In any case, we didn't see any others, but it was good to see him at the distance, beyond a line of wildebeests still debating whether to cross or not. The zoom shot at Migration Safari - Hippos isn't very clear, but I was trying to get some sense of the size of these enormous herbivores: up to six feet (150 cm) at the shoulder, and weighing in at nearly 4,500 pounds (2,000 kg). But we have to not give in to temptation and think their size keeps them from moving; I've seen it written that the common hippopotamus can attain speeds of up to 20 mph (32 kmph) and because it heads straight to the water when when it is disturbed, human beings are warned to stay far out of its way, as the hurrying hippo will cut down anything in its way as it moves to the water.

As it turns out, Geoffrey had better luck with his later photos of the hippos in the river, and his pictures really give a sense of the size of these animals. We came upon this small pod - resting in the sun - a little later in the day and even from this distance, we could hear the distinctive grunting sound the animals make. In the water or out, they let you know they are about, and if you happen to be staying in a lodge or campsite near the water when you're on safari, you hear the sound all day long and, especially, all night long. One of the expected sounds of the forest, and you get used to it (and by the way, if I have not mentioned it before, the Kenyans seem to all use the word "forest" instead of "jungle," reserving the latter for the rainforest-type setting).

Sunday, September 12, 2010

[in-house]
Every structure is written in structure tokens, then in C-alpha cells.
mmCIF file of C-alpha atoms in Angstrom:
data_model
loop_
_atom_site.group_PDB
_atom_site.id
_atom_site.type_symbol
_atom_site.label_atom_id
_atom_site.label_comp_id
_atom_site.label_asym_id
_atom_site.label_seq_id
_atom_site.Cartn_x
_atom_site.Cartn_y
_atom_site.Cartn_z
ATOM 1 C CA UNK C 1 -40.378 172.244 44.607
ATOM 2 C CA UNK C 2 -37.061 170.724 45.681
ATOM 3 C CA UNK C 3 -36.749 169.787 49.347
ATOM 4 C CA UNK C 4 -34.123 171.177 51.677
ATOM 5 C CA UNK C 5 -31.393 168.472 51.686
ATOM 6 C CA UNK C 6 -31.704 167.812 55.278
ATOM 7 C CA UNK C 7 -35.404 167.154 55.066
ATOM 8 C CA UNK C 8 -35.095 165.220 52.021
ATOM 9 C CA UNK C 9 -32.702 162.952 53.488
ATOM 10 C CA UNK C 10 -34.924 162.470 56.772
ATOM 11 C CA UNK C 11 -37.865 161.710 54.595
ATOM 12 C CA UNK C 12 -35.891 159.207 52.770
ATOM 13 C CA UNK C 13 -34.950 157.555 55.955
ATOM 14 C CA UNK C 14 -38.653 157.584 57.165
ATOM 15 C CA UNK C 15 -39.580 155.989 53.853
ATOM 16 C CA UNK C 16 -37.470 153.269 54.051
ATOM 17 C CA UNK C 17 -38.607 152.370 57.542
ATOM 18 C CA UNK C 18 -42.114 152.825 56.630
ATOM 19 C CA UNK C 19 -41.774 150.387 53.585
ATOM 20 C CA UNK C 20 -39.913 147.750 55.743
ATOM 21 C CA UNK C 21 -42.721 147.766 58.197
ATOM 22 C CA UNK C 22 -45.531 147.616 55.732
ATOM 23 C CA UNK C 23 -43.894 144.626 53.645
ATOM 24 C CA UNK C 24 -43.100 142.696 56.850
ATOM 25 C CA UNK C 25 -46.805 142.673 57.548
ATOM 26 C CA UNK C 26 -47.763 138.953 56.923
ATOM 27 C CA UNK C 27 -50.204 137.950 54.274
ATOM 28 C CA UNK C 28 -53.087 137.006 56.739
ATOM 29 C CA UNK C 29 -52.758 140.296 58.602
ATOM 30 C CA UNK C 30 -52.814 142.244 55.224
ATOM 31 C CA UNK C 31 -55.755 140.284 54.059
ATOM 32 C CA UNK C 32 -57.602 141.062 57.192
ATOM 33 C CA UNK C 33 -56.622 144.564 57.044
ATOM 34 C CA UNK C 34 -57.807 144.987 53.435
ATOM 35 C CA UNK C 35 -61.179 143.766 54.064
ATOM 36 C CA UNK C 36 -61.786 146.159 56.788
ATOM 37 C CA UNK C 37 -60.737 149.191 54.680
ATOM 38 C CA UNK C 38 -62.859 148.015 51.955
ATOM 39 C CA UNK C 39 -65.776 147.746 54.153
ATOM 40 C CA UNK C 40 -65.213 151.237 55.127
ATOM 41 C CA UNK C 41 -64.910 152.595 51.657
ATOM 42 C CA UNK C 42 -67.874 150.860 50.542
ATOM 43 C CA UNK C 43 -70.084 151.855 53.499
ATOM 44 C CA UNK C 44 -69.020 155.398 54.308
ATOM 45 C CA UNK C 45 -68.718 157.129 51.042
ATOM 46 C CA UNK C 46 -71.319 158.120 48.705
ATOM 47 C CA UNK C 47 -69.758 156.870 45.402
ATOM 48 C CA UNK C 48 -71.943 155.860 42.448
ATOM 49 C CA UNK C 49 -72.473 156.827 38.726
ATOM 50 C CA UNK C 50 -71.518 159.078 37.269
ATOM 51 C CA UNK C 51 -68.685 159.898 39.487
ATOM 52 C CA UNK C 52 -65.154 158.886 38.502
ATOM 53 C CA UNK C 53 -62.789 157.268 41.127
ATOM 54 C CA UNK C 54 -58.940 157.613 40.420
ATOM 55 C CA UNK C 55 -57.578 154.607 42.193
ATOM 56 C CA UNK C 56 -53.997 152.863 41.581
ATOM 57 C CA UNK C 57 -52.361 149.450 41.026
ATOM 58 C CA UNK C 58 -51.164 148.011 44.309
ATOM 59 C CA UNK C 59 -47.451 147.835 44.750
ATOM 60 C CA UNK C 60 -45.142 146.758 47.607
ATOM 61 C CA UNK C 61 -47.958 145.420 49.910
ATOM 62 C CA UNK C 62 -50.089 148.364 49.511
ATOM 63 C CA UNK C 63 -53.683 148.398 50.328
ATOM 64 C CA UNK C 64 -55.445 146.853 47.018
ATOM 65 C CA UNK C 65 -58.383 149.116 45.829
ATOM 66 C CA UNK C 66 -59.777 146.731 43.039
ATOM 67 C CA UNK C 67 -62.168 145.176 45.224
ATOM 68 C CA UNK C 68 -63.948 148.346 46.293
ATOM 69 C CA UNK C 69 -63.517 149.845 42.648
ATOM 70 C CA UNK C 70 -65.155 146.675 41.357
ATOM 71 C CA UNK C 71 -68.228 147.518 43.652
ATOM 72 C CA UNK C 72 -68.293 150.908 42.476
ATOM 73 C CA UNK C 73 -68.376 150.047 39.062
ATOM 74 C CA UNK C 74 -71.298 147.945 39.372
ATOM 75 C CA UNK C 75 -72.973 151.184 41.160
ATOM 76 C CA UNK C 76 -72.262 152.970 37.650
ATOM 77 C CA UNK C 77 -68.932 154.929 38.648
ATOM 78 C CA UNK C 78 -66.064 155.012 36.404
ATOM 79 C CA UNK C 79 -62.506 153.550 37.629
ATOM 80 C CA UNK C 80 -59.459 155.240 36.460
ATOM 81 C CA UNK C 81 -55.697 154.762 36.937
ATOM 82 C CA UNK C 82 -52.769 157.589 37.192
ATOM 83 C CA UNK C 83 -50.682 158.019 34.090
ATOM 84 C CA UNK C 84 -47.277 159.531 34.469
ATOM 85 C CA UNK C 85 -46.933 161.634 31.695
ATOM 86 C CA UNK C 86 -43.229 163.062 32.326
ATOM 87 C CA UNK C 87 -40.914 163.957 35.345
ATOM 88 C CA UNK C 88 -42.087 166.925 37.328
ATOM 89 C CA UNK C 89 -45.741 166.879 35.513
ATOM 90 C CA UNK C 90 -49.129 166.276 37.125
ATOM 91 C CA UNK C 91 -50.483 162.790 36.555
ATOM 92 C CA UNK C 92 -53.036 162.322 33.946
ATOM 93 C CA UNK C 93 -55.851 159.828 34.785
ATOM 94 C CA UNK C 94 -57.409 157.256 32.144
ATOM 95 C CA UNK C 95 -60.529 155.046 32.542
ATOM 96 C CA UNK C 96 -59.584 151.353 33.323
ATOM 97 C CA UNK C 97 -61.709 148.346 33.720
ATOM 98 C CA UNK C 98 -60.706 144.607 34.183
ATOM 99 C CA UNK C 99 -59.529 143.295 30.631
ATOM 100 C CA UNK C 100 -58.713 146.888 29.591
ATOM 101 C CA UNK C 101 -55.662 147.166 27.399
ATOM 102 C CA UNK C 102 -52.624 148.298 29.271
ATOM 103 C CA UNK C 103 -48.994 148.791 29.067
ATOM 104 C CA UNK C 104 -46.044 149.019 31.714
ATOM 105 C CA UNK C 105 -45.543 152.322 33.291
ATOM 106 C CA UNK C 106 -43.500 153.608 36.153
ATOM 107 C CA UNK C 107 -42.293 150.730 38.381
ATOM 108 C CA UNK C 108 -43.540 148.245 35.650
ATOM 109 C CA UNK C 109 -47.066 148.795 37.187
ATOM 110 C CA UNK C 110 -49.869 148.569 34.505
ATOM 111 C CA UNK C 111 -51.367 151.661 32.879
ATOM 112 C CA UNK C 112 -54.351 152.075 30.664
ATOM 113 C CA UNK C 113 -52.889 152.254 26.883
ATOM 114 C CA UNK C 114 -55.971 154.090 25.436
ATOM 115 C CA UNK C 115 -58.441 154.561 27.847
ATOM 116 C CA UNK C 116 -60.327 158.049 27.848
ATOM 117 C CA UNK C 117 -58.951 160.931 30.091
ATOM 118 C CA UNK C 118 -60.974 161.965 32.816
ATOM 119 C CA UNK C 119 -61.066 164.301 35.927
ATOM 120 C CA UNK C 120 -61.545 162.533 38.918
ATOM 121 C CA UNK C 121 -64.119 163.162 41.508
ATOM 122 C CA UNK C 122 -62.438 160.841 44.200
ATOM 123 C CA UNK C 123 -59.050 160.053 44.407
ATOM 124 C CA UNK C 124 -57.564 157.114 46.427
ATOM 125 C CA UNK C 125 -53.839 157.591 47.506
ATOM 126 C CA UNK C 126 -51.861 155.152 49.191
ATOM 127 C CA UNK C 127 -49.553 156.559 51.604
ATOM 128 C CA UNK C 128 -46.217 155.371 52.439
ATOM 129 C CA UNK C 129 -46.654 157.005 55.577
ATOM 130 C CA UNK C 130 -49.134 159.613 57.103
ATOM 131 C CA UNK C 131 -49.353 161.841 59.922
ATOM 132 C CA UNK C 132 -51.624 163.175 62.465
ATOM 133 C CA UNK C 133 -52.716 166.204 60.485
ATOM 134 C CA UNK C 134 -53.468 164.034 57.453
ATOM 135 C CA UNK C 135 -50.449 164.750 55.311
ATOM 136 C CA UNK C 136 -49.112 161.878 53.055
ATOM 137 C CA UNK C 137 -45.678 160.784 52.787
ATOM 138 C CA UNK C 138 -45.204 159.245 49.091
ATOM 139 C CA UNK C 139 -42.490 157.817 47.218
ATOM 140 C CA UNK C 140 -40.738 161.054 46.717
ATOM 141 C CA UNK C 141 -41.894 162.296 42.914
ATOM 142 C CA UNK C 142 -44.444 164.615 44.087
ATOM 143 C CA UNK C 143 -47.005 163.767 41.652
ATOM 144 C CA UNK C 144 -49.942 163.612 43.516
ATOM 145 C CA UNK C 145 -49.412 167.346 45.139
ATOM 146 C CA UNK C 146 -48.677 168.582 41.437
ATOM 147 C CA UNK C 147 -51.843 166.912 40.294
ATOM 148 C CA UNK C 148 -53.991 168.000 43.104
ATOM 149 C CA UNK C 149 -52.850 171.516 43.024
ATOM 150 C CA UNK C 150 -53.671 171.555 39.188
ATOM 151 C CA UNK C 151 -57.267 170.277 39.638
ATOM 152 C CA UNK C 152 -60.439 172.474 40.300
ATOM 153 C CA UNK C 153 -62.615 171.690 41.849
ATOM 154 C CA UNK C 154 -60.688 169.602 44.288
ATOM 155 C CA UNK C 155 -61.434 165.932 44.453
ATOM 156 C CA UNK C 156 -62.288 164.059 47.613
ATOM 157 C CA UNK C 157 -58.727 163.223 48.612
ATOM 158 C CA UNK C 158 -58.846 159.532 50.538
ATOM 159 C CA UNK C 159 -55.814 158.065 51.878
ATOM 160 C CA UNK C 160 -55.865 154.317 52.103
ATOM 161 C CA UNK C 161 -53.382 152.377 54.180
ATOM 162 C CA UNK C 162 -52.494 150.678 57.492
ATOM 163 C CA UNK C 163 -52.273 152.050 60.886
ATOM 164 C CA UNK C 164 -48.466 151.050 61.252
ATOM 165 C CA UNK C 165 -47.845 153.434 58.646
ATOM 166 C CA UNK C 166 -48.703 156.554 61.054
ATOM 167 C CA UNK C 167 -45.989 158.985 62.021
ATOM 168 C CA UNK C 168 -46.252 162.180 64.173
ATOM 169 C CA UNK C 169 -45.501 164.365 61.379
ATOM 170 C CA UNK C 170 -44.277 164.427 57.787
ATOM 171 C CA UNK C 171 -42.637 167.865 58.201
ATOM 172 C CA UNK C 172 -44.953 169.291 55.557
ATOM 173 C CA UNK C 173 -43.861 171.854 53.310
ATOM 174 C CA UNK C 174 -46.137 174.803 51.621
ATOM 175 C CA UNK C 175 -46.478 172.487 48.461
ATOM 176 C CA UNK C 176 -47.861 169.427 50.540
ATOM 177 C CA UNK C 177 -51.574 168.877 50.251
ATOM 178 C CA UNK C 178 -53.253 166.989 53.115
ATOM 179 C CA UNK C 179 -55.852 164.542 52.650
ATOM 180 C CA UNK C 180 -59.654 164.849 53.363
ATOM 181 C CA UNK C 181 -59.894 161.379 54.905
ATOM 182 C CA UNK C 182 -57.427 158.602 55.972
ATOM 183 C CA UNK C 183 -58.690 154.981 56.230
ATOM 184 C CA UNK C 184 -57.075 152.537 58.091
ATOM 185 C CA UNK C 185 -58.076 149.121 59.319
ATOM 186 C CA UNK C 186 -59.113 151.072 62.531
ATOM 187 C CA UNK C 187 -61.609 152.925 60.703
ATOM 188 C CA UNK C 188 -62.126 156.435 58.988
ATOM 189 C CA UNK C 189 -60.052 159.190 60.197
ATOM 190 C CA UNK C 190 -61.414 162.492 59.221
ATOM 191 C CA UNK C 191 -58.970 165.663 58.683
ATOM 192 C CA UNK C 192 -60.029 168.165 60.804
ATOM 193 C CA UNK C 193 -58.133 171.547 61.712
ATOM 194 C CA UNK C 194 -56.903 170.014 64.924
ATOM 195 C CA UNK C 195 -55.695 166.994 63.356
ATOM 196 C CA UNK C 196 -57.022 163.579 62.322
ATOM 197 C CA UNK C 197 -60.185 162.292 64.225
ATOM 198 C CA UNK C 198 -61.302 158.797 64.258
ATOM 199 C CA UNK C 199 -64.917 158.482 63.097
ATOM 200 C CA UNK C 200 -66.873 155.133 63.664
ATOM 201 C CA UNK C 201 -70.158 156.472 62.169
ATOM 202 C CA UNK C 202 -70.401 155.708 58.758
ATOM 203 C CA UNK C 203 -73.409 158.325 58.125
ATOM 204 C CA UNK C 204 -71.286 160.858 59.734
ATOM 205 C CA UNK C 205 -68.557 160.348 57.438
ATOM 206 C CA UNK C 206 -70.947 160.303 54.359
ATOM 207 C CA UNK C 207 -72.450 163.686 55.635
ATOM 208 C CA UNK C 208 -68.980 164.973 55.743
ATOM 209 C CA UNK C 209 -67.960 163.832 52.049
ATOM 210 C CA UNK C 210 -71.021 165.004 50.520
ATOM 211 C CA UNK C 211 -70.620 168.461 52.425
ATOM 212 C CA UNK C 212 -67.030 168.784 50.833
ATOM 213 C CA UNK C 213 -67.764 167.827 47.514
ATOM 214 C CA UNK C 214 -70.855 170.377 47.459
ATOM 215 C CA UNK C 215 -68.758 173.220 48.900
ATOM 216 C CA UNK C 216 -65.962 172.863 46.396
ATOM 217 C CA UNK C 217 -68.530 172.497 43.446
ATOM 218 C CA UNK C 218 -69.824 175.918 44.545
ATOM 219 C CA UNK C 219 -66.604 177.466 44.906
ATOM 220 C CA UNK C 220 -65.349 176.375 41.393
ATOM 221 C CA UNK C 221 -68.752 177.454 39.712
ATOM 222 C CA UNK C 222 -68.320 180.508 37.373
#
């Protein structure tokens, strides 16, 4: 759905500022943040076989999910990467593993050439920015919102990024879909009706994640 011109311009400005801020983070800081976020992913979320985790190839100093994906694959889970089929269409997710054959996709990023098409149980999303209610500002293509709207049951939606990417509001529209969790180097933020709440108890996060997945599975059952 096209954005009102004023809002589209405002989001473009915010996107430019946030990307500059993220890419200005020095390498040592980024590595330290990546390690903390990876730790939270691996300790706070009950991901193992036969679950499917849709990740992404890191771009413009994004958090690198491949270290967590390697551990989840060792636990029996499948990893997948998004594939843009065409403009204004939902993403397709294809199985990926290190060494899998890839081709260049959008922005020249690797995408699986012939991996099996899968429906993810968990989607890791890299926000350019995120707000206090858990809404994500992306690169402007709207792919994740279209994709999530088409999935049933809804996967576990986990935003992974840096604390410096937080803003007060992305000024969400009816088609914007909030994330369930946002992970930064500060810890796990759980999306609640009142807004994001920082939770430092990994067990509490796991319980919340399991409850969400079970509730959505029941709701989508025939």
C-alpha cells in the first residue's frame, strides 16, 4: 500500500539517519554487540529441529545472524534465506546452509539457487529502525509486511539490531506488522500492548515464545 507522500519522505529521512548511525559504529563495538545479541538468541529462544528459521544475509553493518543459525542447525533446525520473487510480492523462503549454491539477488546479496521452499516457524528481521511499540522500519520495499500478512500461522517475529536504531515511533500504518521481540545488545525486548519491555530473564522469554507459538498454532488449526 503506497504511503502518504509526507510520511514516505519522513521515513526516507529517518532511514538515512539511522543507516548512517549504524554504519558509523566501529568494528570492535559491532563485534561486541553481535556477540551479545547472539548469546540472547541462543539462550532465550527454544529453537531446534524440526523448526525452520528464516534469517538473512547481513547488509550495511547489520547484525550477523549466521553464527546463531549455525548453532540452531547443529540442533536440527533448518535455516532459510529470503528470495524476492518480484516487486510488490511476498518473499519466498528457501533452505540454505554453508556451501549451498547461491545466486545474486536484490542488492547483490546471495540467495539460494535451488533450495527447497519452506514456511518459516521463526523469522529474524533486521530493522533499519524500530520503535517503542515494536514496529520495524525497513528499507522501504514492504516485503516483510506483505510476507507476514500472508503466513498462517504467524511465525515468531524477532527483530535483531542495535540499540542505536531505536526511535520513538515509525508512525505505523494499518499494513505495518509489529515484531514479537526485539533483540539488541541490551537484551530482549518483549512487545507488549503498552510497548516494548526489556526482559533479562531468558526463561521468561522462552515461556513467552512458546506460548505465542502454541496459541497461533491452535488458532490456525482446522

Africa: The Migration (6) - Various Animals

One of the pleasure of the migration safari is the opportunity to see again some of the favorite animals, who now cohabit in the Masai Mara with the migrating animals (mostly wildebeests and zebras and some of the antelope family). As I've written, the numbers are amazing, but even as we observe the usual residents, there are some unexpected delights. And sometimes a frightening surprise.

For example, on one of our early morning game drives, we came upon a group of spotted hyenas, all very comfortable and relaxed and one of whom was not at all nervous about being right next to the road where we were driving. These guys weren't looking for breakfast (a not-unusual situation during the migration, as I've said) but they seemed particularly self-satisfied.

Then our speculation kicked in, for down the road a ways (as you can see in the first picture of the Migration Safari - Various Animals Album) we saw a stalled vehicle. As we approached, after we had left the spotted hyenas, we could see that the car had a broken axle, with the front wheels totally askew. So of course the wicked imaginations of the Great Four Safari Team kicked in, and for quite a distance we had considerable conversation about the possible sequence of events: a broken axle early in the morning, hungry animals wandering about looking for breakfast, inexperienced tourists (probably on a self-drive safari, not recommended) getting out to survey the damage.... You get the picture.